Soon afterward, the team found evidence bolstering the supposition that the outer planets in the system could hold significant stores of water. “It’s amazing how quickly our perspective on this [system] has changed,” de Wit— then a postdoc in the group of Sara Seager, Class of 1941 Professor of Physics and Planetary Science—told MIT News in 2017. “It’s a steep learning curve that is really exciting.” In July 2018, de Wit began a faculty appointment as assistant professor in MIT’s Department of Earth, Atmospheric, and Planetary Sciences (EAPS).
De Wit now leads the effort to characterize the atmospheres of the newly discovered TRAPPIST-1 planets. So far, using the Hubble Space Telescope, his team has ruled out the presence of hydrogen-dominated atmospheres (which would be typical of inhospitable, gaseous planets such as Neptune) for the five innermost planets of the system. These results strengthen the case that Earthlike conditions could potentially exist within the system, and lay the groundwork for more targeted observations via NASA’s James Webb Space Telescope, scheduled to launch in 2021.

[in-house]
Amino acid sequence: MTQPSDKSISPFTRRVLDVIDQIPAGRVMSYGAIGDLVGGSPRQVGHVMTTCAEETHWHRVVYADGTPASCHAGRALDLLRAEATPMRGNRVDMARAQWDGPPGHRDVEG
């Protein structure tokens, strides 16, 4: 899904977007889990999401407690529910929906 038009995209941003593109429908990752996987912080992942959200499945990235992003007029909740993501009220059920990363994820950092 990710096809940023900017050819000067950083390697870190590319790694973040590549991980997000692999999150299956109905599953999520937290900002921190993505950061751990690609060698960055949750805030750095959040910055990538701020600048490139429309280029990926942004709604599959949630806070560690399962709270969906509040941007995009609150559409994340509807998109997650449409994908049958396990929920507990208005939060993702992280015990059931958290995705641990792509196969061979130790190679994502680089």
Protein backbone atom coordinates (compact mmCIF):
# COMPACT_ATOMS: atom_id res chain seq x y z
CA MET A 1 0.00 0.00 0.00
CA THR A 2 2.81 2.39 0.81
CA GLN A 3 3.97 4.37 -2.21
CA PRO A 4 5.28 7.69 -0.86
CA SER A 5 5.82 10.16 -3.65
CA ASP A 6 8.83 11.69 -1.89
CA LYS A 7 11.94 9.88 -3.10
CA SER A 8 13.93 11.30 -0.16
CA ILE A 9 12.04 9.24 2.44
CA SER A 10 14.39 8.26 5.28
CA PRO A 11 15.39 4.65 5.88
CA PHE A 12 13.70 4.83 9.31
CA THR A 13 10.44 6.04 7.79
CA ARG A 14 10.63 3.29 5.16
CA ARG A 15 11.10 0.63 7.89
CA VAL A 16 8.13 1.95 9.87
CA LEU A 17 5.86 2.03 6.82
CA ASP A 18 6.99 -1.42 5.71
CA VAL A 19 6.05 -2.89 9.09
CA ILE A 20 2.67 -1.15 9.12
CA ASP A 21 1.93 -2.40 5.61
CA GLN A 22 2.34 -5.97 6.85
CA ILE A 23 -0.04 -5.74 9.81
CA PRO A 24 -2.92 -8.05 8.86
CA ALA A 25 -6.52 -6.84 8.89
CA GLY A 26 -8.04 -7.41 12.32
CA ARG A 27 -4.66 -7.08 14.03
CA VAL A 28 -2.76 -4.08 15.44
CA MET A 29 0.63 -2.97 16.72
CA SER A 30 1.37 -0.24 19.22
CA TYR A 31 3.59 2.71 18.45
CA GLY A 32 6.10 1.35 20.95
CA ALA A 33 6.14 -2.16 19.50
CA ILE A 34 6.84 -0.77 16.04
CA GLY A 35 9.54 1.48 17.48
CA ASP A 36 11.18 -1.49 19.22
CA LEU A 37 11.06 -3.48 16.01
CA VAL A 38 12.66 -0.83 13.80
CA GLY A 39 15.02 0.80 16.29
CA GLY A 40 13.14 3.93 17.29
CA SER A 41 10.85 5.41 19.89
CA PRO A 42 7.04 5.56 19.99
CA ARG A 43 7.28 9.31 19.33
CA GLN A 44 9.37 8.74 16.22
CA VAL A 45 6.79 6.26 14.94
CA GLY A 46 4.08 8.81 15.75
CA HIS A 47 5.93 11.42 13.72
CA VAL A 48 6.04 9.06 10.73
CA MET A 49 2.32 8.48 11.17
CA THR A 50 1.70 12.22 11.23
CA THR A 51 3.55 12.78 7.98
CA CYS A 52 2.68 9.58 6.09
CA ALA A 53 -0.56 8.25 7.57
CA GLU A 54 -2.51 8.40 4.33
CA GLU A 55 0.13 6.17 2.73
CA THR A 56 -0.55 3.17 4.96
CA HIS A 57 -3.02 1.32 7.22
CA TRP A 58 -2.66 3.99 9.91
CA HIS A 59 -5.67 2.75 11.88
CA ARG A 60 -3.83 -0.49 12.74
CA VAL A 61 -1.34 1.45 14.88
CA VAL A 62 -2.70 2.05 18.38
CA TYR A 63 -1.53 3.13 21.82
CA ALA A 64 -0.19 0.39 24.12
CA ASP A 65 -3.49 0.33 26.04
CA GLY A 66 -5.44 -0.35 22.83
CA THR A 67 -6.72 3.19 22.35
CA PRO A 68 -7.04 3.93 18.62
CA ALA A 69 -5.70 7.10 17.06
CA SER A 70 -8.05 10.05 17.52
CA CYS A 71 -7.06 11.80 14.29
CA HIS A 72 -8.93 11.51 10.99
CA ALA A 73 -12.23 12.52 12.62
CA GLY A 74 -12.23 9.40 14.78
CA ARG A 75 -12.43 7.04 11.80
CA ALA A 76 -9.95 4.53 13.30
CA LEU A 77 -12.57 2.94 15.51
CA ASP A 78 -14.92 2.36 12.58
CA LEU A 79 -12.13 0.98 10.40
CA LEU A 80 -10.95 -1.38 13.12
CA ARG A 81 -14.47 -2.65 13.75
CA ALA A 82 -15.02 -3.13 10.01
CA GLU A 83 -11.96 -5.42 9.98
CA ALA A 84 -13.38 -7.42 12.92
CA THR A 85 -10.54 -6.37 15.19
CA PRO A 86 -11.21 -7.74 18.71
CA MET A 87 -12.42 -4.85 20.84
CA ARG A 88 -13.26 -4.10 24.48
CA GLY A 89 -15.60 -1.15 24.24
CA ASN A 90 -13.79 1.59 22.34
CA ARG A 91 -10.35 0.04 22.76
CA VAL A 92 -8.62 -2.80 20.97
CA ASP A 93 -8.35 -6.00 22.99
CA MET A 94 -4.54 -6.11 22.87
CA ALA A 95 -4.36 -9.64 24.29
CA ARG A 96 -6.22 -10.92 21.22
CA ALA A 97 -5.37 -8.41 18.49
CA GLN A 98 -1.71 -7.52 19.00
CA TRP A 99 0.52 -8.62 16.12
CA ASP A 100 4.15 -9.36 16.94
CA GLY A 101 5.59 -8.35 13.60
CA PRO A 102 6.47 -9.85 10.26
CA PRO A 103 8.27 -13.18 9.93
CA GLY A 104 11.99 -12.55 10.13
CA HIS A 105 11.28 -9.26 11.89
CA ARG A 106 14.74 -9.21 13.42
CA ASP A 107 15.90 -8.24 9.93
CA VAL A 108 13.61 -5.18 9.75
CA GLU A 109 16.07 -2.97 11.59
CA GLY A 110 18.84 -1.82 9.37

De Wit is also involved in the effort to establish an observatory in the Northern Hemisphere (part of a project whimsically dubbed SPECULOOS, after a popular cookie from de Wit’s native Belgium). This new network of telescopes will expand upon the TRAPPIST prototype, continuing the search for new potentially habitable systems.
According to de Wit, “The door now stands open to expanding our understanding of planetary systems, habitats, life, and ultimately our own planet, through the discovery and study of new terrestrial exoplanets that can be characterized in-depth. This has the potential to be paradigm-shifting.”